What does this series converge to, if anything?

$$\arctan{1} + \arctan{\frac{1}{2}} + \arctan{\frac{1}{3}} + \arctan{\frac{1}{4}} ...= ?$$

The infinite series for arctan is

$$\arctan{x} = x - \frac{x^3}{3} + \frac{x^5}{5} - \frac{x^7}{7} ...$$

So I want to sum up the $\arctan{1\over n}$ where $n$ starts at $1$ and goes to infinity.

I originally thought the resulting series can be written this way:

$$(1 + \frac{1}{2} + \frac{1}{3} ...) - \frac{(1 + \frac{1}{2} + \frac{1}{3} ...)^3}{3} + \frac{(1 + \frac{1}{2} + \frac{1}{3} ...)^5}{5} - \frac{(1 + \frac{1}{2} + \frac{1}{3} ...)^7}{7} ...$$

But that is wrong. The right way to "insert" the series is:

$$1 + \frac{1}{2} + \frac{1}{3} ... - \frac{1}{3} - \frac{(\frac{1}{2})^3}{3} - \frac{(\frac{1}{3})^3}{3} ... + \frac{1}{5} + \frac{(\frac{1}{2})^5}{5} + \frac{(\frac{1}{3})^5}{5} ... ...$$

So it looks like a bunch of harmonic serieses manipulated. Harmonic series diverges, but I remember that doesn't necessarily mean a similar series diverges. I remember from Calculus 2 that, for example, $\lim_{n\to\infty}$ of $\sin(n)\over n$ converges to zero even though $\sin(n)$ does not converge.

So how do I figure out what this series converges to, if anything?

• – lab bhattacharjee Mar 7 '17 at 5:55
• Your "right way" is also wrong; please see my answer. – user21820 Mar 7 '17 at 9:55

We have,

$$\lim_{n \to \infty} \frac{\arctan(\frac{1}{n})}{\frac{1}{n}}=1$$

This follows easily by first the change of variables $\frac{1}{n}=h$ then by Taylor series.

We also have that $a_n=\arctan (\frac{1}{n}) \geq 0$ for all $n \geq 1$. Hence by the limit comparison test your series $\sum_n a_n$ diverges with comparison to the harmonic series.

Based on this (On the arctangent inequality.) answer, we have:

$$\frac{\arctan x}{x} \geq 1/2$$

for $x \in (0,1]$.

So letting $x = \frac{1}{n}$, we have $\arctan \frac{1}{n} \geq \frac{1}{2n}$ for each $n\geq 1$, so by the comparison test, your series diverges

For $0 < x \leq 1$, the series

$$x - \frac{x^3}{3} + \frac{x^5}{5} - \frac{x^7}{7} ...$$

is an alternating series with decreasing terms. This means the terms alternate between overshooting and undershooting the actual value of $\arctan(x)$. In particular,

$$0 < x \leq 1 \implies x - \frac{x^3}{3} < \arctan(x) < x$$

We can use this to get a good bound on the partial sums

$$\sum_{k=1}^n \arctan\left( \frac{1}{k} \right) < \sum_{k=1}^n \frac{1}{k} = H_n$$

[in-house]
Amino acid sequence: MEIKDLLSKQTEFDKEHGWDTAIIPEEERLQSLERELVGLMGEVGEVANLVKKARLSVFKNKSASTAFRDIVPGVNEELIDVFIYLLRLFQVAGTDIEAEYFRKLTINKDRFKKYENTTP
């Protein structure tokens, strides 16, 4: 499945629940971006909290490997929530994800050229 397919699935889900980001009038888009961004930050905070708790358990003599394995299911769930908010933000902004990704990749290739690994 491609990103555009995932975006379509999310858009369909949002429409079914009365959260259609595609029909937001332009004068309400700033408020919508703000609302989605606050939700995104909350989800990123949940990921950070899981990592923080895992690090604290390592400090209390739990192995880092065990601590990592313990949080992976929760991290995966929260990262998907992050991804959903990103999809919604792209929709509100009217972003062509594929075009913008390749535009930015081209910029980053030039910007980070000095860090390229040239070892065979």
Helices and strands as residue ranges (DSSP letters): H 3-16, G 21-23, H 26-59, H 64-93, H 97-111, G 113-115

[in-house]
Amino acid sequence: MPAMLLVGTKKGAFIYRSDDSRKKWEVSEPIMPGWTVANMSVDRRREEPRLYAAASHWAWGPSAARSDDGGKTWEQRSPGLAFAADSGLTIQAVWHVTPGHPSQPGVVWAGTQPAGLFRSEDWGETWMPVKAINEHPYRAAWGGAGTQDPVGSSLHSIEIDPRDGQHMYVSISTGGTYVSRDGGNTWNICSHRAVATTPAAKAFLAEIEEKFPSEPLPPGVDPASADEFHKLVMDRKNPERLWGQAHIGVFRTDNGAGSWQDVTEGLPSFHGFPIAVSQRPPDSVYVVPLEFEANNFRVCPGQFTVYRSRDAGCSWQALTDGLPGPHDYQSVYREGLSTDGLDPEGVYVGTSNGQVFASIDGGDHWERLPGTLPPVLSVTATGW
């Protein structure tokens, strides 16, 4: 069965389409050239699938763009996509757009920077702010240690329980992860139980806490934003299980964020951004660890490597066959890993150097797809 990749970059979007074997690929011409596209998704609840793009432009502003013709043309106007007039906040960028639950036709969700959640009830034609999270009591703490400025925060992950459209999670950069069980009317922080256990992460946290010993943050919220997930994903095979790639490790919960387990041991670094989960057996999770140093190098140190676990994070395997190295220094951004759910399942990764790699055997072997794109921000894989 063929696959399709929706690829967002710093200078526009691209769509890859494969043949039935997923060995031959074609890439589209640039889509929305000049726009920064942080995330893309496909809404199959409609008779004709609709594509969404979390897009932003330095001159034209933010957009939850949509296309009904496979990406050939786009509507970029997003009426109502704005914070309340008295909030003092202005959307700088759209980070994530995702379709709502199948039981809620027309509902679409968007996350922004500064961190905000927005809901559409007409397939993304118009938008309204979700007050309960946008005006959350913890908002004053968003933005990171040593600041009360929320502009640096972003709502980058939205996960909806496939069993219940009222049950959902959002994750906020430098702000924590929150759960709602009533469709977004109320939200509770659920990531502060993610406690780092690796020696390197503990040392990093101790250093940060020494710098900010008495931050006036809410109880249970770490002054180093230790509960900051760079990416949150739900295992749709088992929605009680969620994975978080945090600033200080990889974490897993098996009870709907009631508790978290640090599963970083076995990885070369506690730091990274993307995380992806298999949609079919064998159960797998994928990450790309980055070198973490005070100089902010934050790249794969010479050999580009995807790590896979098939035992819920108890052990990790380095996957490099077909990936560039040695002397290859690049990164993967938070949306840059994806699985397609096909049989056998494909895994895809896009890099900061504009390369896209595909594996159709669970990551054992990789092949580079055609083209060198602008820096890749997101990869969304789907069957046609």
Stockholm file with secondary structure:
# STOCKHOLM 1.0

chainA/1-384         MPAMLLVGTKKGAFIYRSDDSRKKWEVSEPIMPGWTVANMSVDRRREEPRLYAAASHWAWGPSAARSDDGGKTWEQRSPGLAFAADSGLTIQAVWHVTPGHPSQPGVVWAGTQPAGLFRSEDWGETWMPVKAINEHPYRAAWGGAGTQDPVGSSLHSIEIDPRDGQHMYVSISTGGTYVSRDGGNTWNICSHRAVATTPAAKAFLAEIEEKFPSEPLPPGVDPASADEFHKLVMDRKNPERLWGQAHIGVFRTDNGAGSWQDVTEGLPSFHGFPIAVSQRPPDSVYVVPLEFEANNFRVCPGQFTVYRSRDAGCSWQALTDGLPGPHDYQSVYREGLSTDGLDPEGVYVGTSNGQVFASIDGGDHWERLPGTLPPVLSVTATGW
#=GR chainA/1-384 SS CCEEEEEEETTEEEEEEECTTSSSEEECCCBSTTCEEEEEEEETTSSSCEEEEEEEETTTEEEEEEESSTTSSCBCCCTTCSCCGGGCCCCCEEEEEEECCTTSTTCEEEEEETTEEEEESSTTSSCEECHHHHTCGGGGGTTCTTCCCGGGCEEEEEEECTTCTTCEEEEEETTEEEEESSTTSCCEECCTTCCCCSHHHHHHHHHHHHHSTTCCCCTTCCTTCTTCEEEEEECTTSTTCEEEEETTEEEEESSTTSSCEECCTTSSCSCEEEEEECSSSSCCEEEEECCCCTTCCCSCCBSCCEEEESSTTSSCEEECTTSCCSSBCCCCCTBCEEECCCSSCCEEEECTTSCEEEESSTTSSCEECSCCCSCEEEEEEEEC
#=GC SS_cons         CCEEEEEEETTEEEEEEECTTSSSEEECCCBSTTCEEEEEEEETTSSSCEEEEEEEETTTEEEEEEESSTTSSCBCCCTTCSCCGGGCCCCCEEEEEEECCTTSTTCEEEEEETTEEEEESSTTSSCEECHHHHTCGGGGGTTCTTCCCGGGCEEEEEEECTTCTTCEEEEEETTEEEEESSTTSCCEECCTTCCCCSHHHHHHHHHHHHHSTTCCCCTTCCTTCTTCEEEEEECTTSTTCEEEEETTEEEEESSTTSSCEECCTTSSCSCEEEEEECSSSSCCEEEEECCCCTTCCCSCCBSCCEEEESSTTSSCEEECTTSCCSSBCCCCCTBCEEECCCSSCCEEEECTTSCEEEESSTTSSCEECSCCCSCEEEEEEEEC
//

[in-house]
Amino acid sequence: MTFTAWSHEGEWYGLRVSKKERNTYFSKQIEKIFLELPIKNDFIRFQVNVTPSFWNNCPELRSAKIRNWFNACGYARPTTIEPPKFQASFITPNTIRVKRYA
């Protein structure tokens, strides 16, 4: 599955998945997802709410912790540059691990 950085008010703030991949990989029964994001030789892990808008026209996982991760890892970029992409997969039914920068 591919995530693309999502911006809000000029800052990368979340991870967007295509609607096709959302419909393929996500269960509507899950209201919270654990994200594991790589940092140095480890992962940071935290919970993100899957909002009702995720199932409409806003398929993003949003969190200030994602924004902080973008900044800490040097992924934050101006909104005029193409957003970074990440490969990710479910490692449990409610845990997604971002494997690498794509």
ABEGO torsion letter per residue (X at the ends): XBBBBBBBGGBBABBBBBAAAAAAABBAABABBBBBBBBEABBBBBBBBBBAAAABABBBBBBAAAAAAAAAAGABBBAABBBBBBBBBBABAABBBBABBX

$$\sum_{k=1}^n \arctan\left( \frac{1}{k} \right) > \sum_{k=1}^n \left( \frac{1}{k} - \frac{1}{3 k^3} \right) = H_n - \sum_{k=1}^n \left( \frac{1}{3 k^3} \right) > H_n - \frac{1}{3} \zeta(3)$$

So not only does the infinite sum go to infinity, it does so in basically the same fashion as harmonic numbers $H_n$ do, and furthermore the error in this estimate is strictly less than $0.4007$.

It seems it has not yet been pointed out that your rearrangement does not work!

$\frac11 - \frac12 + \frac13 - \frac14 + \cdots = \ln(2) > \frac12$.

$\frac11 - \frac12 + \frac13 - \frac14 + \cdots \ne \color{red}{( \frac11 + \frac13 + \frac15 + \frac17 + \cdots ) - ( \frac12 + \frac14 + \frac16 + \frac18 \cdots )}$.   [RHS is ill defined!]

$\frac11 - \frac12 + \frac13 - \frac14 + \cdots$

$\ \ne ( \frac11 - \frac12 - \frac14 + \frac15 + \frac17 - \frac18 - \cdots ) + \frac13 ( \frac11 - \frac12 - \frac14 + \frac15 + \frac17 - \frac18 - \cdots )$

$\ \quad + \frac1{3^2} ( \frac11 - \frac12 - \frac14 + \frac15 + \frac17 - \frac18 - \cdots ) + \frac1{3^3} ( \frac11 - \frac12 - \frac14 + \frac15 + \frac17 - \frac18 - \cdots ) + \cdots$

$\ = \frac12 \times ( \frac1{1 \times 2} - \frac1{4 \times 5} + \frac1{7 \times 8} - \cdots ) < \frac14$.

• I seem to recall there's a theorem about what kinds of series converge regardless of re-ordering; you appear to be appealing to that theorem. – Carl Witthoft Mar 7 '17 at 19:16
• @CarlWitthoft: It's just a matter of making sure the partial sums converge to the same value. In general absolute convergence is equivalent to convergence under any rearrangement. Conditional convergent series must be manipulated carefully to preserve limits. My example does use the right manipulations wherever I claim equality. =) – user21820 Mar 8 '17 at 6:47
• I don't know what "ill defined" means, but I can tell you I chose my arrangement just as a practical way to calculate the series. I wanted to calculate it out to 3, 4, 5, etc terms, just to see if I could find something it appeared to be converging too. I think when the terms are limited, it is defined with no ambiguity. – DrZ214 Mar 8 '17 at 8:06
• @DrZ214: No I've already stated precisely why your rearrangement is logically wrong. Whether or not you get the right answer with a wrong method does not make it correct. My post gives an explicit example where rearrangement of a convergent series in a wrong way can lead to a convergent series that converges to a different value. You are doing a similarly wrong manipulation that you called "the right way". You are not allowed to rearrange any infinite sum any way you like, even if the resulting terms are finite. Please revise the definition of the infinite sum. – user21820 Mar 8 '17 at 13:45
• @DrZ214: It is the limit of the partial sums if that limit exists. If you rearrange a sequence, you are changing the sequence of partial sums, so you may change the limiting behaviour. Not only can it change from "limit exists" to "limit does not exist" or vice versa, it may change from "limit equals 1" to "limit equals 2"! So no go; you must be completely sure of what you are doing when dealing with infinite series! – user21820 Mar 8 '17 at 13:48